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Governor dashes hopes of special session on sports betting


Lawmakers in the capital city are discussing sports betting again, but the governor is dashing any hopes of legalization during the special session.

A hearing was held Monday afternoon on a bill to legalize sports betting. House lawmakers reintroduced the bill after it died during this year's regular legislative session.

The new bill was introduced by Rep. Dan Houx (R-Warrensburg). It addresses the criticism of past proposals by creating a commission to assess the psychological damage caused by compulsive gambling. Houx's bill imposes a 10% tax on gambling sites that would contribute to public education in Missouri.

Kansas successfully legalized sports betting this year and people there are now able to place bets on their favorite teams.

Supporters include nearly every major league sports team in the state. They say it would bring more revenue to the state and detract from illegal gambling.

There was no one in opposition of the bill at the hearing, but one person may block it from going any further. Despite many lawmakers' enthusiasm for the idea, Gov. Mike Parson has no plans to extend the call for a special session to include sports betting.

A spokesperson for Parson's office said, "Sports betting is clearly beyond the call and does not relate to" the governor's "topics in the call. I do not anticipate the call being expanded to include sports betting during special session."

Some lawmakers suggest they somehow work sports betting into a tax cut bill to make it fit within the call for the special session. The special session was called to cut income taxes and extend agricultural tax credits -- lawmakers can only pass bills relating to those two things.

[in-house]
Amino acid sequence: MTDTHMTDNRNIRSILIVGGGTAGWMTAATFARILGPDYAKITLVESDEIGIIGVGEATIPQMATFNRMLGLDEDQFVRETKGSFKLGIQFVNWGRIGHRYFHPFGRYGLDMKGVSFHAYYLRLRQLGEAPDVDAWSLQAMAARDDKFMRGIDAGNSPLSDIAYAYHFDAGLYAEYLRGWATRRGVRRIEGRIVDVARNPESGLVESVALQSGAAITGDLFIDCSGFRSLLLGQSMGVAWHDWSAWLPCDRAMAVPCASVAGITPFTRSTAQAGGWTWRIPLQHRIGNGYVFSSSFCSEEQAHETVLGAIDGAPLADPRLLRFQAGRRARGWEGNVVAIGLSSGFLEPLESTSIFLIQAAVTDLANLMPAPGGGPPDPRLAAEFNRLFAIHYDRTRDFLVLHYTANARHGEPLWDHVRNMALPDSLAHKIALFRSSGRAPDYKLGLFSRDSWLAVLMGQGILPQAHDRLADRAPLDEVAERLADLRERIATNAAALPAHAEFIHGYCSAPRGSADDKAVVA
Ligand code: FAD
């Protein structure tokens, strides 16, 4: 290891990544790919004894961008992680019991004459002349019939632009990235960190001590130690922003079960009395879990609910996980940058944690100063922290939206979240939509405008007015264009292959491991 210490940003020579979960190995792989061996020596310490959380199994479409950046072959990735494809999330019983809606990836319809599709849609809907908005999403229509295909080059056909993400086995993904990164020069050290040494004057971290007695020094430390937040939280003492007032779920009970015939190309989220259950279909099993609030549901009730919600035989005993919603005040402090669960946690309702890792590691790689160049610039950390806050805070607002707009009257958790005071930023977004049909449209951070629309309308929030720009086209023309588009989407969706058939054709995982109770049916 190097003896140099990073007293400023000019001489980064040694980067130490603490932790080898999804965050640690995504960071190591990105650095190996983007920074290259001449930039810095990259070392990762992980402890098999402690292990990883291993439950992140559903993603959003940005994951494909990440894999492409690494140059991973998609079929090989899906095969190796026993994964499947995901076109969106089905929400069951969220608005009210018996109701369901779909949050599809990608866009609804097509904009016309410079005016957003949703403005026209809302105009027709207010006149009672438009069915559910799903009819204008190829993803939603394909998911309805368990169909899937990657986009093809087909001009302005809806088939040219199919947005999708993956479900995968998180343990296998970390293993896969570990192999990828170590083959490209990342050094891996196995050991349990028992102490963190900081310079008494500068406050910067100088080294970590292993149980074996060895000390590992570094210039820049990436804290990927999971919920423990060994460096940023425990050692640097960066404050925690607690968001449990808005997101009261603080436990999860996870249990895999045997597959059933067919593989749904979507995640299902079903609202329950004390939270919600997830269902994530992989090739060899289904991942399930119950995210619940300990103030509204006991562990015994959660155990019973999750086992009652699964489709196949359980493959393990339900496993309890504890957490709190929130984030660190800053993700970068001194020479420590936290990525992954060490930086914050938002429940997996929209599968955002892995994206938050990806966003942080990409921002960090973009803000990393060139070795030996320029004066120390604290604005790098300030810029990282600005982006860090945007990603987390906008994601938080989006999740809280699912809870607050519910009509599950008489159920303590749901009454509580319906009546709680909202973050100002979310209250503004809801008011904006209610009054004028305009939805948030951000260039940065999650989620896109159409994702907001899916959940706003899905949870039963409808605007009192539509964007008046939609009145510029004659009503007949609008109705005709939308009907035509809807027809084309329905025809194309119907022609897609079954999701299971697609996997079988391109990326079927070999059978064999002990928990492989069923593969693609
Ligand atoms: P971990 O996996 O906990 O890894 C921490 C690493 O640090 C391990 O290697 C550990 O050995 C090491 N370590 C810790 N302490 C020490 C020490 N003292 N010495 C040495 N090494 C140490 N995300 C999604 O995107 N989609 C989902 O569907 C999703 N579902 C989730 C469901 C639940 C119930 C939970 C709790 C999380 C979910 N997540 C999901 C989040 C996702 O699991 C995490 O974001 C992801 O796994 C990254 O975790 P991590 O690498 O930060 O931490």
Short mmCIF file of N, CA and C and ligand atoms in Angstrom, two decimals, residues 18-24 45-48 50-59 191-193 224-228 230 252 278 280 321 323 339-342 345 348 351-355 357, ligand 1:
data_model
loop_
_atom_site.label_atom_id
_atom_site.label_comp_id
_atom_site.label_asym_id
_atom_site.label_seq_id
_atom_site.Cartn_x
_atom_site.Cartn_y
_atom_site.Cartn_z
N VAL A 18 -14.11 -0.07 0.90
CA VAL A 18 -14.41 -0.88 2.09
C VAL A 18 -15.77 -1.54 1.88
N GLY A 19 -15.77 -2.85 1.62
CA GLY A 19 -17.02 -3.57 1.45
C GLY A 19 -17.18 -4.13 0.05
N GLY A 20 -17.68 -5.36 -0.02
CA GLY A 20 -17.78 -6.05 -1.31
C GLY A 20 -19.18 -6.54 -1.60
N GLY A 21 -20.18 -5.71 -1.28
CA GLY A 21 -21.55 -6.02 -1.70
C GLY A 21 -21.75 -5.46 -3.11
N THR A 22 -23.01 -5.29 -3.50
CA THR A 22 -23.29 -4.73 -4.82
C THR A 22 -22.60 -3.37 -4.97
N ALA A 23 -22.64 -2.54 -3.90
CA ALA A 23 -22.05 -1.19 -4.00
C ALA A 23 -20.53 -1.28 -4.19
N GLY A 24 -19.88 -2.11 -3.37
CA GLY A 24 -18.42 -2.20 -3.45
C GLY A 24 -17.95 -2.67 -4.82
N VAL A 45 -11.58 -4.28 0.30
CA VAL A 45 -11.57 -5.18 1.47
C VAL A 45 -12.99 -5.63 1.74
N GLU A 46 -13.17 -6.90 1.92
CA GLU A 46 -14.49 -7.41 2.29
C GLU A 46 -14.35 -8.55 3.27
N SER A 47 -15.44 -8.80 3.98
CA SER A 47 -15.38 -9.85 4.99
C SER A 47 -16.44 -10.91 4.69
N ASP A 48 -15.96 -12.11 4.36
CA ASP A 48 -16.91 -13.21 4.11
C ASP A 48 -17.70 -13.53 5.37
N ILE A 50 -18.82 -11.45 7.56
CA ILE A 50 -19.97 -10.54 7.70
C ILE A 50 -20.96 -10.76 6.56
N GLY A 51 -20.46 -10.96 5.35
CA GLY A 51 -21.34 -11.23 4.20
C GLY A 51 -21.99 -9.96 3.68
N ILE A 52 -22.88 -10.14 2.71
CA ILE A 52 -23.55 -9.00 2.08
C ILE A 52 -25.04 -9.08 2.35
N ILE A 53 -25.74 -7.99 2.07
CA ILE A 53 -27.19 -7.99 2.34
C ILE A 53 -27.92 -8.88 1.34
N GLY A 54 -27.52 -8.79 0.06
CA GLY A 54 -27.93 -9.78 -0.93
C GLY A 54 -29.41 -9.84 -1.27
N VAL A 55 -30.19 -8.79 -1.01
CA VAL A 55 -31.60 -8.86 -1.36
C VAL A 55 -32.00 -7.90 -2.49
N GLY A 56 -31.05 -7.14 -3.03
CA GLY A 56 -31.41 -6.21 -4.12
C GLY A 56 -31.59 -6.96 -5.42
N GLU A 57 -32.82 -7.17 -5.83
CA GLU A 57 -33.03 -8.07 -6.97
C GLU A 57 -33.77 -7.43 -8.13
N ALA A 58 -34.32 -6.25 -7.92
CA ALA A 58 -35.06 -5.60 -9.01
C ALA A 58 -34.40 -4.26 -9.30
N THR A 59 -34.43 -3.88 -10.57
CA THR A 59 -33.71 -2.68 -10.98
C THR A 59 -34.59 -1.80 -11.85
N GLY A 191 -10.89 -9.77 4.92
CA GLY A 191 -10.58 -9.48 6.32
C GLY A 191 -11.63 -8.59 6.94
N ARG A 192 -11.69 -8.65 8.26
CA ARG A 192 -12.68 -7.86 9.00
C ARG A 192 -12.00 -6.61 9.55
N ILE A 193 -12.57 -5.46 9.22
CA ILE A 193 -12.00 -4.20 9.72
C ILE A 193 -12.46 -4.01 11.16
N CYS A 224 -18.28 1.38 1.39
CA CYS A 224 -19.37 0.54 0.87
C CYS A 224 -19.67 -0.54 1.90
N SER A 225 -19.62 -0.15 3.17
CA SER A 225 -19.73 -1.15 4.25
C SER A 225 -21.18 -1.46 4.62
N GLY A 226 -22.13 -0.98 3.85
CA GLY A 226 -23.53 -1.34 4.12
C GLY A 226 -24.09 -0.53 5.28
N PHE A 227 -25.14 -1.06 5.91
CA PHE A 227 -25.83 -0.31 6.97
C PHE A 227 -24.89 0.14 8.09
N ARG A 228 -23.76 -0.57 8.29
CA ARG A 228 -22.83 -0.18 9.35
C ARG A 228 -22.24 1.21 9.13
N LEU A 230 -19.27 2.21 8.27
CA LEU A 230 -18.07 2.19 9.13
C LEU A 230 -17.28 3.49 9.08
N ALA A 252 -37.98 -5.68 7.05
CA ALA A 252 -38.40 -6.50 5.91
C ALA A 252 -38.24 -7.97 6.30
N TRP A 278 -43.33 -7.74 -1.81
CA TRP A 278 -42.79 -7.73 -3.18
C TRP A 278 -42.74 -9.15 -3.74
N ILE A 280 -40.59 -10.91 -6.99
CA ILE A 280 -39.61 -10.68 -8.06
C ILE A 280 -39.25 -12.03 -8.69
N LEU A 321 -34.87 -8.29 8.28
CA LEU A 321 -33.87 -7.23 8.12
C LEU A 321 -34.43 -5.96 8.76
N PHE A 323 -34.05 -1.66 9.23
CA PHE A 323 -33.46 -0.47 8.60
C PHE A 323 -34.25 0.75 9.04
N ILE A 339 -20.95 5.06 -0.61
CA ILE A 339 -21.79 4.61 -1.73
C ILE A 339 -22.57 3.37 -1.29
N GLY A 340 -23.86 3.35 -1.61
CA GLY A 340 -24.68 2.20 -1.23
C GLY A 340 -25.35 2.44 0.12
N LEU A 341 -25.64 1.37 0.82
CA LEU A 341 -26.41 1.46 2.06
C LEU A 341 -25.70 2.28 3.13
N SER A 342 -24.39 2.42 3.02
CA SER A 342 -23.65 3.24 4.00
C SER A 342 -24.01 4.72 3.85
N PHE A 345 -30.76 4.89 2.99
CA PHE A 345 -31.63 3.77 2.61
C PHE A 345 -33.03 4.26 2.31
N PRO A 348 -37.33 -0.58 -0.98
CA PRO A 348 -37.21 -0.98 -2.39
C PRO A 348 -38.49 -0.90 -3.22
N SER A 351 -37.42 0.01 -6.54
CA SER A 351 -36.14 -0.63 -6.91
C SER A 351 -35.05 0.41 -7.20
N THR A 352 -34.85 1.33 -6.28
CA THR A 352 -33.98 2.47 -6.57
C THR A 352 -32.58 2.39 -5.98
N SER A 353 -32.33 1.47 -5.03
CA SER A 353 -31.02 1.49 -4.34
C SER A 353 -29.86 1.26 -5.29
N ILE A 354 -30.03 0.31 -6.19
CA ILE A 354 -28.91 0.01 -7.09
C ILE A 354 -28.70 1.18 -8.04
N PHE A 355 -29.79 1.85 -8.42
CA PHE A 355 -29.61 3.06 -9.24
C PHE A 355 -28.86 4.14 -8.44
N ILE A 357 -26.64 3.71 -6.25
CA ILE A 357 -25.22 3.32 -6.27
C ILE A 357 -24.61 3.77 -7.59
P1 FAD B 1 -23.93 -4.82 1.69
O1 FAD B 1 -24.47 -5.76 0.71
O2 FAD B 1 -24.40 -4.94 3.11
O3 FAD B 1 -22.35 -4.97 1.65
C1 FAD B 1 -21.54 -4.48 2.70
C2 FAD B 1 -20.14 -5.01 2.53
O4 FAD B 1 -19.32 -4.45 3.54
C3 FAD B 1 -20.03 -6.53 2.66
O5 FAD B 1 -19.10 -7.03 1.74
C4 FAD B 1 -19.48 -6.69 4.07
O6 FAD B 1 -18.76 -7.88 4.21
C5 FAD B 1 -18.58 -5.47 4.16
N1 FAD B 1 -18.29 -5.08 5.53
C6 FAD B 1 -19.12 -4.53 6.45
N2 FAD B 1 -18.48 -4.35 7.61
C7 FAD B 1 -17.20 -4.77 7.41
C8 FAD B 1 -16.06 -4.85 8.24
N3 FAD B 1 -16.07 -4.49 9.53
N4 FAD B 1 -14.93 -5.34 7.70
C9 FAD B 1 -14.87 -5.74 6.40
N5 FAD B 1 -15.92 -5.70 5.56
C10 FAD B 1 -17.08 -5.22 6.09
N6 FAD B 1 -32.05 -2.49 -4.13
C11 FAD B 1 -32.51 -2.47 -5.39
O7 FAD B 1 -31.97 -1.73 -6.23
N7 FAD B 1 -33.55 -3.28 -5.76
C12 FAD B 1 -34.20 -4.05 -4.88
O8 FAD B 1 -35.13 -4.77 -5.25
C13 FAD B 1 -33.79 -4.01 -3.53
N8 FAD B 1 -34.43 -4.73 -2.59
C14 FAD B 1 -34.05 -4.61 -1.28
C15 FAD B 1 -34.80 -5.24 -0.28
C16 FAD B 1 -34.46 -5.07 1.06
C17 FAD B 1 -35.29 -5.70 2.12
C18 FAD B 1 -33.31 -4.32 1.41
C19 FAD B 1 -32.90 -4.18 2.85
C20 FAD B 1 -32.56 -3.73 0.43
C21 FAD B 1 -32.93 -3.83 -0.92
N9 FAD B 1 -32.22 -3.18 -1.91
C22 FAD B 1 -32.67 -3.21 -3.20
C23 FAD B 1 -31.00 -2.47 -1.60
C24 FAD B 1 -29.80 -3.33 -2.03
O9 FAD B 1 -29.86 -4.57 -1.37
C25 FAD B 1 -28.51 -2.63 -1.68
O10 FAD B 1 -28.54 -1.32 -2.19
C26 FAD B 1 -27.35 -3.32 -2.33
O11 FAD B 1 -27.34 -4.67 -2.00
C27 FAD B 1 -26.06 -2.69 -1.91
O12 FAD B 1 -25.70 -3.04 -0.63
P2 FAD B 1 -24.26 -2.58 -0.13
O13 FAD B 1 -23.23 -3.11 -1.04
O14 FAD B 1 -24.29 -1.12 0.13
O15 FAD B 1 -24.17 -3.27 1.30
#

Senators made progress Monday on coming up with a final plan on income tax cuts. Thirteen bills were up for discussion during a committee hearing. Five passed, and debate with the full Senate could start as soon as Tuesday.

Parson vetoed a bill this summer that would only extend agricultural tax credits for two years. He said he wants to extend them for at least six more years.

The governor also vetoed a tax rebate designed to give $500 back to single-filers in Missouri and $1,000 back to joint-filers. Parson said he wants permanent tax relief. Parson's plan would lower the top tax bracket rate from 5.3% to 4.8%, with Parson saying it will save Missourians more than $700 million per year.

Supporters say this would make Missouri more competitive with states that have little or no income tax, such as Texas or Florida, when recruiting workers.

However, opponents say cutting income tax does not help those on fixed incomes, such as retired people.

The next step is for the full Senate to vote on a plan and then send it to the House of Representatives.

Article Topic Follows: Missouri Politics

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Hannah Falcon

Hannah joined the ABC 17 News Team from Houston, Texas, in June 2021. She graduated from Texas A&M University. She was editor of her school newspaper and interned with KPRC in Houston. Hannah also spent a semester in Washington, D.C., and loves political reporting.


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